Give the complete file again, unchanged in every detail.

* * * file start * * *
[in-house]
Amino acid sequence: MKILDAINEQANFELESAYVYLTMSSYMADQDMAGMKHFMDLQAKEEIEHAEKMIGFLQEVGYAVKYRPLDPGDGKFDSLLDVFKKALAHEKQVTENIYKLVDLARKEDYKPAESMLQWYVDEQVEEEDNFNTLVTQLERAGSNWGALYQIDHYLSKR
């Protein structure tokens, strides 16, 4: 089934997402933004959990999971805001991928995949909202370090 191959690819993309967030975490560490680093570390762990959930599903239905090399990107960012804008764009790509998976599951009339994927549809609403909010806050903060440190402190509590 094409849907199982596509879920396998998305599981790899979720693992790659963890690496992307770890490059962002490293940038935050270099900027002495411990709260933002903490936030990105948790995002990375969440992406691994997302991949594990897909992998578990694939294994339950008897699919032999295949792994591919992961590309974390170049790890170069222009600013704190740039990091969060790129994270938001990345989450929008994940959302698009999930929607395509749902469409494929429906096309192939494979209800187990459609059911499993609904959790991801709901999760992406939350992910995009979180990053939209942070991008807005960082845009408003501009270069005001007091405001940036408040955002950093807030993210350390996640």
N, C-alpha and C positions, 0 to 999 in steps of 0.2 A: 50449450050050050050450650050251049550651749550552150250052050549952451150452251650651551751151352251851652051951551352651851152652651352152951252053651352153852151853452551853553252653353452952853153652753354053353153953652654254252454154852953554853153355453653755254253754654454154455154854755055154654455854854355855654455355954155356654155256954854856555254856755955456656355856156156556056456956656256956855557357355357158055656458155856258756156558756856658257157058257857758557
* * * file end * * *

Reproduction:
[in-house]
Amino acid sequence: MKILDAINEQANFELESAYVYLTMSSYMADQDMAGMKHFMDLQAKEEIEHAEKMIGFLQEVGYAVKYRPLDPGDGKFDSLLDVFKKALAHEKQVTENIYKLVDLARKEDYKPAESMLQWYVDEQVEEEDNFNTLVTQLERAGSNWGALYQIDHYLSKR
């Protein structure tokens, strides 16, 4: 089934997402933004959990999971805001991928995949909202370090 191959690819993309967030975490560490680093570390762990959930599903239905090399990107960012804008764009790509998976599951009339994927549809609403909010806050903060440190402190509590 094409849907199982596509879920396998998305599981790899979720693992790659963890690496992307770890490059962002490293940038935050270099900027002495411990709260933002903490936030990105948790995002990375969440992406691994997302991949594990897909992998578990694939294994339950008897699919032999295949792994591919992961590309974390170049790890170069222009600013704190740039990091969060790129994270938001990345989450929008994940959302698009999930929607395509749902469409494929429906096309192939494979209800187990459609059911499993609904959790991801709901999760992406939350992910995009979180990053939209942070991008807005960082845009408003501009270069005001007091405001940036408040955002950093807030993210350390996640």
N, C-alpha and C positions, 0 to 999 in steps of 0.2 A: 50449450050050050050450650050251049550651749550552150250052050549952451150452251650651551751151352251851652051951551352651851152652651352152951252053651352153852151853452551853553252653353452952853153652753354053353153953652654254252454154852953554853153355453653755254253754654454154455154854755055154654455854854355855654455355954155356654155256954854856555254856755955456656355856156156556056456956656256956855557357355357158055656458155856258756156558756856658257157058257857758557